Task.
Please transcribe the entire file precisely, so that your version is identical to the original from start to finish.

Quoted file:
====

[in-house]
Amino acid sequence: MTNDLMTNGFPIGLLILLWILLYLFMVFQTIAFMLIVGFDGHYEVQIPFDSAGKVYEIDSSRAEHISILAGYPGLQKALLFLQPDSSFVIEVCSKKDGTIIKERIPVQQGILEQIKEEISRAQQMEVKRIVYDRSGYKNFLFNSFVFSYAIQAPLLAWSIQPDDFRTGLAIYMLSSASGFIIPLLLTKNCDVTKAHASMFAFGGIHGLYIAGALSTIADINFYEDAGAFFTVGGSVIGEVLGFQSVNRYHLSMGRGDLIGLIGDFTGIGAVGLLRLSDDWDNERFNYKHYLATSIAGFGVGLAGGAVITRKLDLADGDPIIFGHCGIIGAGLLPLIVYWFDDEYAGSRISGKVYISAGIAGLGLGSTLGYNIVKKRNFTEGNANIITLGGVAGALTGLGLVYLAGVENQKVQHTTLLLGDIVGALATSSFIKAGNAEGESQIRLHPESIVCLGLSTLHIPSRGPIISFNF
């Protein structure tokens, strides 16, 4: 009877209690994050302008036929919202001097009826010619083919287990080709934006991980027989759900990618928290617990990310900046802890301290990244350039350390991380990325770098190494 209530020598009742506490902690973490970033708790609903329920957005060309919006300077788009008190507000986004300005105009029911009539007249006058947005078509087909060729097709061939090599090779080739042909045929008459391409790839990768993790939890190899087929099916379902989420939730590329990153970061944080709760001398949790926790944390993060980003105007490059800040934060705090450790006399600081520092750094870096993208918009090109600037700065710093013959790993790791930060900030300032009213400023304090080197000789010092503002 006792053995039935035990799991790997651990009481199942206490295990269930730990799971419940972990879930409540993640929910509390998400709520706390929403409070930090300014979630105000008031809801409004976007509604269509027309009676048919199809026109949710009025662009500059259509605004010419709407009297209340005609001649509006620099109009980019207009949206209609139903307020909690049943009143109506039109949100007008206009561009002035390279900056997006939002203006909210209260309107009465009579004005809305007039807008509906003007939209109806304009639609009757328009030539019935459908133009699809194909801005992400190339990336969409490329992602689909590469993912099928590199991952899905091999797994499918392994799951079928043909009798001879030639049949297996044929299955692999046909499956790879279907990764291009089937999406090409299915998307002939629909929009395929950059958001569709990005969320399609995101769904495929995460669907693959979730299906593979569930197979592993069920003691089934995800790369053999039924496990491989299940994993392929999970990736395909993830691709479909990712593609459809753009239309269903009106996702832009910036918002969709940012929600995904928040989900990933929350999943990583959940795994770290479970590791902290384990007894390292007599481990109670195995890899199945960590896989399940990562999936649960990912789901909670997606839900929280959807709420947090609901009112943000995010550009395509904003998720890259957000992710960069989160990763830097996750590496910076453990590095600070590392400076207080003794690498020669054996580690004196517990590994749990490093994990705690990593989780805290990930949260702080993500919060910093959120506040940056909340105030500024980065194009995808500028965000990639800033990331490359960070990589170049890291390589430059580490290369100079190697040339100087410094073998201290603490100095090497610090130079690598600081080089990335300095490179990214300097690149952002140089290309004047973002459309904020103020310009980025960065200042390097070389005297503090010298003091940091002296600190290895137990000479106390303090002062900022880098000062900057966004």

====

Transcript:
[in-house]
Amino acid sequence: MTNDLMTNGFPIGLLILLWILLYLFMVFQTIAFMLIVGFDGHYEVQIPFDSAGKVYEIDSSRAEHISILAGYPGLQKALLFLQPDSSFVIEVCSKKDGTIIKERIPVQQGILEQIKEEISRAQQMEVKRIVYDRSGYKNFLFNSFVFSYAIQAPLLAWSIQPDDFRTGLAIYMLSSASGFIIPLLLTKNCDVTKAHASMFAFGGIHGLYIAGALSTIADINFYEDAGAFFTVGGSVIGEVLGFQSVNRYHLSMGRGDLIGLIGDFTGIGAVGLLRLSDDWDNERFNYKHYLATSIAGFGVGLAGGAVITRKLDLADGDPIIFGHCGIIGAGLLPLIVYWFDDEYAGSRISGKVYISAGIAGLGLGSTLGYNIVKKRNFTEGNANIITLGGVAGALTGLGLVYLAGVENQKVQHTTLLLGDIVGALATSSFIKAGNAEGESQIRLHPESIVCLGLSTLHIPSRGPIISFNF
């Protein structure tokens, strides 16, 4: 009877209690994050302008036929919202001097009826010619083919287990080709934006991980027989759900990618928290617990990310900046802890301290990244350039350390991380990325770098190494 209530020598009742506490902690973490970033708790609903329920957005060309919006300077788009008190507000986004300005105009029911009539007249006058947005078509087909060729097709061939090599090779080739042909045929008459391409790839990768993790939890190899087929099916379902989420939730590329990153970061944080709760001398949790926790944390993060980003105007490059800040934060705090450790006399600081520092750094870096993208918009090109600037700065710093013959790993790791930060900030300032009213400023304090080197000789010092503002 006792053995039935035990799991790997651990009481199942206490295990269930730990799971419940972990879930409540993640929910509390998400709520706390929403409070930090300014979630105000008031809801409004976007509604269509027309009676048919199809026109949710009025662009500059259509605004010419709407009297209340005609001649509006620099109009980019207009949206209609139903307020909690049943009143109506039109949100007008206009561009002035390279900056997006939002203006909210209260309107009465009579004005809305007039807008509906003007939209109806304009639609009757328009030539019935459908133009699809194909801005992400190339990336969409490329992602689909590469993912099928590199991952899905091999797994499918392994799951079928043909009798001879030639049949297996044929299955692999046909499956790879279907990764291009089937999406090409299915998307002939629909929009395929950059958001569709990005969320399609995101769904495929995460669907693959979730299906593979569930197979592993069920003691089934995800790369053999039924496990491989299940994993392929999970990736395909993830691709479909990712593609459809753009239309269903009106996702832009910036918002969709940012929600995904928040989900990933929350999943990583959940795994770290479970590791902290384990007894390292007599481990109670195995890899199945960590896989399940990562999936649960990912789901909670997606839900929280959807709420947090609901009112943000995010550009395509904003998720890259957000992710960069989160990763830097996750590496910076453990590095600070590392400076207080003794690498020669054996580690004196517990590994749990490093994990705690990593989780805290990930949260702080993500919060910093959120506040940056909340105030500024980065194009995808500028965000990639800033990331490359960070990589170049890291390589430059580490290369100079190697040339100087410094073998201290603490100095090497610090130079690598600081080089990335300095490179990214300097690149952002140089290309004047973002459309904020103020310009980025960065200042390097070389005297503090010298003091940091002296600190290895137990000479106390303090002062900022880098000062900057966004």